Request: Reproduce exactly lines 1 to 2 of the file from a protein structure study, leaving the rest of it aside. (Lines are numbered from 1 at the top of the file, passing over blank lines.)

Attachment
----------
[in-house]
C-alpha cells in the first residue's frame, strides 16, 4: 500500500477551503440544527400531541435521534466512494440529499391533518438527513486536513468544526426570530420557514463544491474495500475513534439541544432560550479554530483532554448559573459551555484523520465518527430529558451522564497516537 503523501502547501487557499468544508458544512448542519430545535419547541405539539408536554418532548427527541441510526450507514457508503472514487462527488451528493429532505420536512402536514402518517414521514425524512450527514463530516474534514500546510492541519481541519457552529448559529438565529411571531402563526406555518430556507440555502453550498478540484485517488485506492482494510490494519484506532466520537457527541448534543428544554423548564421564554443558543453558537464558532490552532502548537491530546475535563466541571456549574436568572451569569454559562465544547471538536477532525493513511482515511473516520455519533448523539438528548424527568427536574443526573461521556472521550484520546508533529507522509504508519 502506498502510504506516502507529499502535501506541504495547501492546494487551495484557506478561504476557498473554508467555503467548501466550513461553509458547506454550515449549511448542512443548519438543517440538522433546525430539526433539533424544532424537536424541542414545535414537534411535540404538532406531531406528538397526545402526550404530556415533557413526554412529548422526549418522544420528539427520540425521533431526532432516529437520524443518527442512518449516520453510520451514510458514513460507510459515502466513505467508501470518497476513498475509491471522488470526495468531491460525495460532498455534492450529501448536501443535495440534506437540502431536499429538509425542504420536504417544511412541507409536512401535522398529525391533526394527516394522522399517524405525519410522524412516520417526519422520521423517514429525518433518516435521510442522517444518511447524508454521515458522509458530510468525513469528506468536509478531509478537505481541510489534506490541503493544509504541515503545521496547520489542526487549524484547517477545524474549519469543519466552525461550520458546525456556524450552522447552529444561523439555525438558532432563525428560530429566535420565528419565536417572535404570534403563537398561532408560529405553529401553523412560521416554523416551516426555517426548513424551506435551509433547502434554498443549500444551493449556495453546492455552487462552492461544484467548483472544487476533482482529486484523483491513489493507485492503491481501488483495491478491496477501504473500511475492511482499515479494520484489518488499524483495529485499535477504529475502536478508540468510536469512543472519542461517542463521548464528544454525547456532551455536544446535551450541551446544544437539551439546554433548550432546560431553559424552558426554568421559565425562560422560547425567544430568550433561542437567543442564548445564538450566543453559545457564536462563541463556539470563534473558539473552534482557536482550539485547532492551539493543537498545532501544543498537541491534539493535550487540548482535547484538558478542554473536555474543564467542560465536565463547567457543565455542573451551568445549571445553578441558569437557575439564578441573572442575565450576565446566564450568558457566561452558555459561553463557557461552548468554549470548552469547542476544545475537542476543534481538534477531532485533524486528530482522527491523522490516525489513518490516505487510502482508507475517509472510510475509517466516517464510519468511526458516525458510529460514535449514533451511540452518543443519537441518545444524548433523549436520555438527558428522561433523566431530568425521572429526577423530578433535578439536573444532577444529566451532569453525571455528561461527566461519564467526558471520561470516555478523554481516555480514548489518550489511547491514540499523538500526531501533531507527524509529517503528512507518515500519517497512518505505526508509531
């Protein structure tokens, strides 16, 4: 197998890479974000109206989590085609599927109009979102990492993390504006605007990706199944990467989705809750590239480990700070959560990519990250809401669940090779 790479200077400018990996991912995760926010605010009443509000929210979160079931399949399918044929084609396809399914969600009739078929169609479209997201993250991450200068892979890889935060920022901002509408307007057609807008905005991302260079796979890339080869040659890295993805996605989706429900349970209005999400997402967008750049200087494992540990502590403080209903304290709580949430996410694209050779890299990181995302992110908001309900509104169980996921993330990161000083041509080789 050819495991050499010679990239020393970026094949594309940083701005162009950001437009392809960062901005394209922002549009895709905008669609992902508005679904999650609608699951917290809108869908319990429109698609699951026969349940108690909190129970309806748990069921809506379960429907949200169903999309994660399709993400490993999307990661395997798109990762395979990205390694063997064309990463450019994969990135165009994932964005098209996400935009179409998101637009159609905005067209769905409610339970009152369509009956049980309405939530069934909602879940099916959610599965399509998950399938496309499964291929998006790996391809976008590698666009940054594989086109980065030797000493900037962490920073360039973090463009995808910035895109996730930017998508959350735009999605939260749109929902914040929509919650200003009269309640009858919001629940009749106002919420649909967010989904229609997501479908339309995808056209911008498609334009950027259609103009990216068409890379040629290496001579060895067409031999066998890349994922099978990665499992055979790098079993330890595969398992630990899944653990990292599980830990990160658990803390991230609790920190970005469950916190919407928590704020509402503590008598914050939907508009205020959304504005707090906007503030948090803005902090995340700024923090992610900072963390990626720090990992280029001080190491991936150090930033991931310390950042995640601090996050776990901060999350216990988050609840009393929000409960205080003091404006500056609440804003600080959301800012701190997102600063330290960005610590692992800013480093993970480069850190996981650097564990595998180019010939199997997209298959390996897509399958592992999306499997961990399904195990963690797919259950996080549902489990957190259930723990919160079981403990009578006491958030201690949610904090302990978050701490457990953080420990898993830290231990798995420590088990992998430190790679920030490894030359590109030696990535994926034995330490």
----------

[in-house]
C-alpha cells in the first residue's frame, strides 16, 4: 500500500477551503440544527400531541435521534466512494440529499391533518438527513486536513468544526426570530420557514463544491474495500475513534439541544432560550479554530483532554448559573459551555484523520465518527430529558451522564497516537 503523501502547501487557499468544508458544512448542519430545535419547541405539539408536554418532548427527541441510526450507514457508503472514487462527488451528493429532505420536512402536514402518517414521514425524512450527514463530516474534514500546510492541519481541519457552529448559529438565529411571531402563526406555518430556507440555502453550498478540484485517488485506492482494510490494519484506532466520537457527541448534543428544554423548564421564554443558543453558537464558532490552532502548537491530546475535563466541571456549574436568572451569569454559562465544547471538536477532525493513511482515511473516520455519533448523539438528548424527568427536574443526573461521556472521550484520546508533529507522509504508519 502506498502510504506516502507529499502535501506541504495547501492546494487551495484557506478561504476557498473554508467555503467548501466550513461553509458547506454550515449549511448542512443548519438543517440538522433546525430539526433539533424544532424537536424541542414545535414537534411535540404538532406531531406528538397526545402526550404530556415533557413526554412529548422526549418522544420528539427520540425521533431526532432516529437520524443518527442512518449516520453510520451514510458514513460507510459515502466513505467508501470518497476513498475509491471522488470526495468531491460525495460532498455534492450529501448536501443535495440534506437540502431536499429538509425542504420536504417544511412541507409536512401535522398529525391533526394527516394522522399517524405525519410522524412516520417526519422520521423517514429525518433518516435521510442522517444518511447524508454521515458522509458530510468525513469528506468536509478531509478537505481541510489534506490541503493544509504541515503545521496547520489542526487549524484547517477545524474549519469543519466552525461550520458546525456556524450552522447552529444561523439555525438558532432563525428560530429566535420565528419565536417572535404570534403563537398561532408560529405553529401553523412560521416554523416551516426555517426548513424551506435551509433547502434554498443549500444551493449556495453546492455552487462552492461544484467548483472544487476533482482529486484523483491513489493507485492503491481501488483495491478491496477501504473500511475492511482499515479494520484489518488499524483495529485499535477504529475502536478508540468510536469512543472519542461517542463521548464528544454525547456532551455536544446535551450541551446544544437539551439546554433548550432546560431553559424552558426554568421559565425562560422560547425567544430568550433561542437567543442564548445564538450566543453559545457564536462563541463556539470563534473558539473552534482557536482550539485547532492551539493543537498545532501544543498537541491534539493535550487540548482535547484538558478542554473536555474543564467542560465536565463547567457543565455542573451551568445549571445553578441558569437557575439564578441573572442575565450576565446566564450568558457566561452558555459561553463557557461552548468554549470548552469547542476544545475537542476543534481538534477531532485533524486528530482522527491523522490516525489513518490516505487510502482508507475517509472510510475509517466516517464510519468511526458516525458510529460514535449514533451511540452518543443519537441518545444524548433523549436520555438527558428522561433523566431530568425521572429526577423530578433535578439536573444532577444529566451532569453525571455528561461527566461519564467526558471520561470516555478523554481516555480514548489518550489511547491514540499523538500526531501533531507527524509529517503528512507518515500519517497512518505505526508509531